It’s Sunday, and I’ve been back from Austin and the Microsoft Exchange Conference (MEC) for a few days now. I even worked on Friday, and if there’s anything to make you feel melancholy about a conference ending, it’s going back to work. As people continue to head out of Austin and return home, wrap-up posts are starting to appear. I’ve read several, and they all do a great job of running down what was announced and discussed at the conference, far better than I can. Here are links to some that I recommend:
I expect there will be more, and I’ll update the list as I find them. Feel free to let me know if you find one I don’t have listed here.
This was my third MEC after attending in 2002 and 2012. I’m a perennial TechEd attendee, but the modern incarnation of MEC feels completely different. I love the small size, and the incredibly tight community that attends. It makes for a more personal and more in-depth experience. Possibly a lot deeper than a generalist like me can truly appreciate. I’m not a consultant and the system I manage is quite modest so some of the sessions don’t apply directly to my environment. I do get value out of it, but more of it comes from the community and networking aspect than from the deep dives.
I’m at a bit of a turning point when it comes to Exchange and MEC. I’ve managed a small Exchange system and an even smaller Lync setup (no voice) for 15 years at my employer, and MS Mail and Exchange for five years before that somewhere else. I used to have a couple thousand mailboxes, but then we moved our students to Live@edu along with the other schools at the University. That left me with around 500 mailboxes. Move forward a few years and the students are in Office 365 and faculty and staff have started to join them there. Most of the schools have committed to moving to the cloud, and my school will be joining them later this year. That means by the end of 2014, I will have shutdown my Exchange and Lync servers.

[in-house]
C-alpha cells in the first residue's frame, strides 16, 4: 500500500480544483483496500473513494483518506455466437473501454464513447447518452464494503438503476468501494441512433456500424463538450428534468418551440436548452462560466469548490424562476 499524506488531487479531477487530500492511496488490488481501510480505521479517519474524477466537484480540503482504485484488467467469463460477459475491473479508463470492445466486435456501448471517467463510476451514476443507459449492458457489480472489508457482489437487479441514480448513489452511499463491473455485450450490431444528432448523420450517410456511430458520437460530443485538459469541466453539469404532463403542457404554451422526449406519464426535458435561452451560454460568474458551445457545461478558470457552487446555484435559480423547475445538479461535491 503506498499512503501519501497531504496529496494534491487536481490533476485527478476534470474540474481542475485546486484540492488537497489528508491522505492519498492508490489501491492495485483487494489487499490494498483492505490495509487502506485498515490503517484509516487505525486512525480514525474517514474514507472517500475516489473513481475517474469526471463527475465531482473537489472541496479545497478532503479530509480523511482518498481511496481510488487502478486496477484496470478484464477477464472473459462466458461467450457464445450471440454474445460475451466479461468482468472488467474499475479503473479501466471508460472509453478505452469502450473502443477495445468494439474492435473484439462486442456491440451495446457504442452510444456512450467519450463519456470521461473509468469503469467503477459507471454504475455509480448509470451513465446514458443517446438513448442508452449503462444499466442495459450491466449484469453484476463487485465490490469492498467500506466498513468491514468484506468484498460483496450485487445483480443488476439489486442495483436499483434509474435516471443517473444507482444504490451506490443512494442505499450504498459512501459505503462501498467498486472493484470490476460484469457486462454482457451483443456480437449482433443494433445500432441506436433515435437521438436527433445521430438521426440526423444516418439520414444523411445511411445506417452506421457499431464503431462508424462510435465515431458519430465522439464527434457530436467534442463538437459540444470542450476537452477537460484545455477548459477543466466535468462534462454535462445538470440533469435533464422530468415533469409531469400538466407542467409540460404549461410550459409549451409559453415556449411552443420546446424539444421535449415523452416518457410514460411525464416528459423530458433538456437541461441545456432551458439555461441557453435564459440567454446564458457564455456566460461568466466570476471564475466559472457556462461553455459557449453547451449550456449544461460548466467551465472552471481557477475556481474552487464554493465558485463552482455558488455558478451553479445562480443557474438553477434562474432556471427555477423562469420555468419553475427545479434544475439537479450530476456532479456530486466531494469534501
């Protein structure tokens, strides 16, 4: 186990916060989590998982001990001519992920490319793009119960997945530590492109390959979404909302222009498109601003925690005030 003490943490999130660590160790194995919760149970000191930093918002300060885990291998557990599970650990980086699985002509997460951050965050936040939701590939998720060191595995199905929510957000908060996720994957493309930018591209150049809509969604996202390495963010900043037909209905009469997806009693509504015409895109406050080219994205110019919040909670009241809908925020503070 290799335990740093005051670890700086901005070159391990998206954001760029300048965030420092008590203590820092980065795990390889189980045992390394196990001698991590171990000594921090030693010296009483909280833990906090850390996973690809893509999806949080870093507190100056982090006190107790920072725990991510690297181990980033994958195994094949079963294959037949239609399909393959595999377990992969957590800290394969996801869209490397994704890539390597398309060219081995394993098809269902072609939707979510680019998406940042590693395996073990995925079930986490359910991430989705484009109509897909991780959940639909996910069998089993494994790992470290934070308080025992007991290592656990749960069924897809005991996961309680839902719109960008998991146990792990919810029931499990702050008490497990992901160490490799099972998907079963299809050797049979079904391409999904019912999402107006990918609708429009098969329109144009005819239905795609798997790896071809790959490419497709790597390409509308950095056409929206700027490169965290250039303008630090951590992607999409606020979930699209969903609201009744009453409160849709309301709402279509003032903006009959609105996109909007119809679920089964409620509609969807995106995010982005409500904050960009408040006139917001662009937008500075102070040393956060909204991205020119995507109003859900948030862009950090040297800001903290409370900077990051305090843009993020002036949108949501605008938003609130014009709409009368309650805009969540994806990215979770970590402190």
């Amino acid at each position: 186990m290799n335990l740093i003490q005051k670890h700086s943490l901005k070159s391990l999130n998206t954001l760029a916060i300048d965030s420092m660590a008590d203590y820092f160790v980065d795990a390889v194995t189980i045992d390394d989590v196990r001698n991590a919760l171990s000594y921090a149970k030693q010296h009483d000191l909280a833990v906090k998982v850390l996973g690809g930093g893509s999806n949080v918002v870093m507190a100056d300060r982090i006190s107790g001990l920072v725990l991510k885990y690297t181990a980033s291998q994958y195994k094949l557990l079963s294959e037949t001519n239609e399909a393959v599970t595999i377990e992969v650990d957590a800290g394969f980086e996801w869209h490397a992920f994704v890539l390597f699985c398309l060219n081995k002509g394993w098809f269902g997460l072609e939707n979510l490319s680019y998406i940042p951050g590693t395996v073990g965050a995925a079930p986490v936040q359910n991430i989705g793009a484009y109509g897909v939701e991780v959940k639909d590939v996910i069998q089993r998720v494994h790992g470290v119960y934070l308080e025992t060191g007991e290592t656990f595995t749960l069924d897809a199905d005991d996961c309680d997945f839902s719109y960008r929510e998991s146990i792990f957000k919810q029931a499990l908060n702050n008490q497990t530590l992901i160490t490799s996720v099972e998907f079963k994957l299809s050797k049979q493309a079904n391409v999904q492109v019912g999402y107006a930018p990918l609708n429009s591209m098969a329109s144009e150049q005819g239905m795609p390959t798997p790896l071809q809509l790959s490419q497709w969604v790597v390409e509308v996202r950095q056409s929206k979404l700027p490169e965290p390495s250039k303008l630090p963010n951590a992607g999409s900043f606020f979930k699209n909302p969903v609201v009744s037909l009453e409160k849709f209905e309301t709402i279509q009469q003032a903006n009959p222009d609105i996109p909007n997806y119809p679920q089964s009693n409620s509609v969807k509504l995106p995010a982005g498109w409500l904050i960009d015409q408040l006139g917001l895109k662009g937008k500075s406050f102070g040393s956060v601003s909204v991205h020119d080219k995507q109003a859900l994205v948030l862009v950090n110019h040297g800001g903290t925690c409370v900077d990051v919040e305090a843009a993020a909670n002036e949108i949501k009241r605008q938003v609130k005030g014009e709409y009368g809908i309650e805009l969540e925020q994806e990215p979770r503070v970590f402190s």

Many other MEC attendees are moving to the cloud as well, but in most cases they will still be responsible for email after it moves to Office 365. Not so for me. That function lives in our central IS organization. I’ll have access to create mailboxes and groups for our school, but it’ll be through a custom interface. No more looking up PowerShell commands for Exchange anymore. My plate will still be full at work, and losing Exchange won’t free up much time to work on other things. Of all the systems I manage, Exchange requires the least care and feeding. It just works. If I could voluntarily give up one of the products I manage, it’d be SharePoint. Nothing against SharePoint, you can do amazing things with it. I just have never found working with it to be much fun. So many moving parts and interdependencies and nuances and possibilities to really screw things up. Give me Exchange over SharePoint every day of the week.
I think it’s a great thing that we’re finally moving to a single email system at work, and I’m glad that it is in Office 365. If we had picked Google Apps… well, I shudder to think what that would be like. I’m really looking forward to making use of some of the new features we learned about at MEC like Clutter and Groups and more. I’ll just be doing it as a user and not as an admin. In that environment, it will be difficult for me to justify going to another MEC. If you don’t manage Exchange, it’s a difficult sell to management that going to an Exchange conference is a good investment for them. But who knows? The next MEC is probably 18 months out again, so that leaves plenty of time for a role or employer change in the meantime. We’ll just have to wait and see.